Data was combined from all studies to estimate common risk ratio and associated 95% confidence intervals.
- 326 citations were identified
- 22 randomized trials met all inclusion criteria
- 2419 patients that compared the use of immune-enhanced enteral formula with standard formulas.
- Immunonutrition was associated with no mortality advantage (RR, 1.10; 95% CI, 0.93-1.31), test for heterogeneity was not significant (P=0.54).
- In the 18 studies that reported infectious complications—immunonutrition was associated with fewer patients with infectious complications compared with standard formulas (RR, 0.66; 95% CI, 0.54-0.80), the test for heterogeneity was significant (P<.001)
- In the 17 studies that reported length of stay, patients receiving immunonutrition had a shorter length of hospital stay (Effect Size, -0.63; 95% CI, -.94 to -.32), test for heterogeneity was significant (P<.001) Using pooled differences between 2 groups, hospital stay was shorter (-3.33 days; 95% CI, -5.63 to 1.02 days)
- High arginine formulas vs. low arginine formulas—no difference between the subgroups in mortality rate (P= 0.06).
- High arginine studies showed no difference in mortality rate (RR 1,05; 95% CI, 0.88-1.25).
- Subgroup fed lower arginine content higher mortality rate (RR 2.13; 95% CI, 1.09-4.21).
- Rate of infectious complications was significantly lower in patients receiving formulas with high arginine content (RR 0.55; 95% CI 0.46-0.67)
- No difference in the subgroup of formulas other than formulas with high arginine content (RR, 1.27; 95% CI 0.74-2.22).
- Higher arginine formulas were associated with shorter hospital stay.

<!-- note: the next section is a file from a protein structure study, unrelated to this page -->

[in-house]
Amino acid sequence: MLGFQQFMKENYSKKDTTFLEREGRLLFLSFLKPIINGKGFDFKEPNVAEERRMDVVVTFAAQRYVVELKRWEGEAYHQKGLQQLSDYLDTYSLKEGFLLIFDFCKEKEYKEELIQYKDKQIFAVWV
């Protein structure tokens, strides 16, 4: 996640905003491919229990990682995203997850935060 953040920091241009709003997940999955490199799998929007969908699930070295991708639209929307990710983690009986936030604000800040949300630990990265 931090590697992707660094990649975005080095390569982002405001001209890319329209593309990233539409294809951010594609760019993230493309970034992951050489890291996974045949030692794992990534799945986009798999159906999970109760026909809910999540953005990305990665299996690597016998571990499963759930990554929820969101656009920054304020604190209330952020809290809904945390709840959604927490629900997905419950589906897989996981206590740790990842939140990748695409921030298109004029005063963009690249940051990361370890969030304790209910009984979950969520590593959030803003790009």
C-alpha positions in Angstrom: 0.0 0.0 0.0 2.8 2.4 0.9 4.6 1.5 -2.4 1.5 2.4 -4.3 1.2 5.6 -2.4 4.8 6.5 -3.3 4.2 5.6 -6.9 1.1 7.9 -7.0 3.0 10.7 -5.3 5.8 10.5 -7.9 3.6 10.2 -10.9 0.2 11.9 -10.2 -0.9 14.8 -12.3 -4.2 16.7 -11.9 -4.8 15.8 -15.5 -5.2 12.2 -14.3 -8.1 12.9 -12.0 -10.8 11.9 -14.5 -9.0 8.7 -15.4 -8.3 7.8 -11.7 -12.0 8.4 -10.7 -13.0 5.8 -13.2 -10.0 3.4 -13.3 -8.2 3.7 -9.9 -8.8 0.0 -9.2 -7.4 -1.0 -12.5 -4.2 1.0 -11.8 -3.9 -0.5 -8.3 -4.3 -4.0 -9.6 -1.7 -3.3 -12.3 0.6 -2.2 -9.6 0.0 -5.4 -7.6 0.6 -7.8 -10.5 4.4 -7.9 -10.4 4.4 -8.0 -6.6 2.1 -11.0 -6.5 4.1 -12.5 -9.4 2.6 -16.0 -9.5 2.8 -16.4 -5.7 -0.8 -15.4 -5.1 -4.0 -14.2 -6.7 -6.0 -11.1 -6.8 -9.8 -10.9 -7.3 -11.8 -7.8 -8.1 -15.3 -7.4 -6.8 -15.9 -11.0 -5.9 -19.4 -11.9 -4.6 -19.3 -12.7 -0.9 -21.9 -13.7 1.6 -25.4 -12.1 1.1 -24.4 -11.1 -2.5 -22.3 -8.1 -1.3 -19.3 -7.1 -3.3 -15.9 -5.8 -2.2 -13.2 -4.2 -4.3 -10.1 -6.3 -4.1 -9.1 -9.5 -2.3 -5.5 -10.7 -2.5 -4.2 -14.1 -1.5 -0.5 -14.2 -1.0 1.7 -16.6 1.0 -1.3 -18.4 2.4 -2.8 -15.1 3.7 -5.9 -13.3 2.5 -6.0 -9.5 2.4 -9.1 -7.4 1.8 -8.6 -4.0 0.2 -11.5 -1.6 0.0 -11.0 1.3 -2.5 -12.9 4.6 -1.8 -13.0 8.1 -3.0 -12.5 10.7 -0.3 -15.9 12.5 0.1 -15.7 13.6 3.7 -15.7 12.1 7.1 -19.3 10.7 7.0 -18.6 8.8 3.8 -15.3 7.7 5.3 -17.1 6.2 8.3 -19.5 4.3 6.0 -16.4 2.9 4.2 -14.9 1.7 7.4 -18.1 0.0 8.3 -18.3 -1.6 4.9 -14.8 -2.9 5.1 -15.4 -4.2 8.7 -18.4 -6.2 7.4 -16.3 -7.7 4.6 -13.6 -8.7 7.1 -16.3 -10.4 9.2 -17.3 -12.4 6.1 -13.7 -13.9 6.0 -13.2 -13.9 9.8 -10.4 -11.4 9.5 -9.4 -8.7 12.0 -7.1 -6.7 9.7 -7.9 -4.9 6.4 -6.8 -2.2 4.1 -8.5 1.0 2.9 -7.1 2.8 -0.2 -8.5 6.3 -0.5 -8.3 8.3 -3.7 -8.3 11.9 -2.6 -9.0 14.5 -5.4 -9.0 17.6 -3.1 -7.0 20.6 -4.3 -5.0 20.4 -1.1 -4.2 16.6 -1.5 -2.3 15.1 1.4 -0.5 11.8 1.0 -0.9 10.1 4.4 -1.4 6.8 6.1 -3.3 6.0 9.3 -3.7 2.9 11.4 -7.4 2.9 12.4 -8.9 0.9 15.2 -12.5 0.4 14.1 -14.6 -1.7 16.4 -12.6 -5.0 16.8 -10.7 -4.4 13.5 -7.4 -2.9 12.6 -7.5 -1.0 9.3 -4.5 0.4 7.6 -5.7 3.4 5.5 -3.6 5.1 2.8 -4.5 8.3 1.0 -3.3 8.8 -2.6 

- In studies of critically ill patients, immunonutrition had no effect on infectious complications. In elective surgery patients, the number of patients with an infectious complications was significantly lower (RR, 0.53; CI, 0.42-0.68). Elective surgery patients had a significant decrease in length of hospital stay.
- Studies with higher methodological scores (>8) had a significant decrease in hospital stay,
- Effect of immunonutrition on critically ill patients—immunonutrition was associated with a reduction in length of hospital stay and decrease mortality.
- Immunonutrition had fewer days on mechanical ventilator.
Did not find a statistically significant benefit of immunonutrition on mortality, decrease in number of patients with infectious complications and shorter length of hospital stay. However, the heterogeneity of the results across the studies was significant which decreases the strength of the analysis. Subgroup analysis was hypothesis generating not confirming.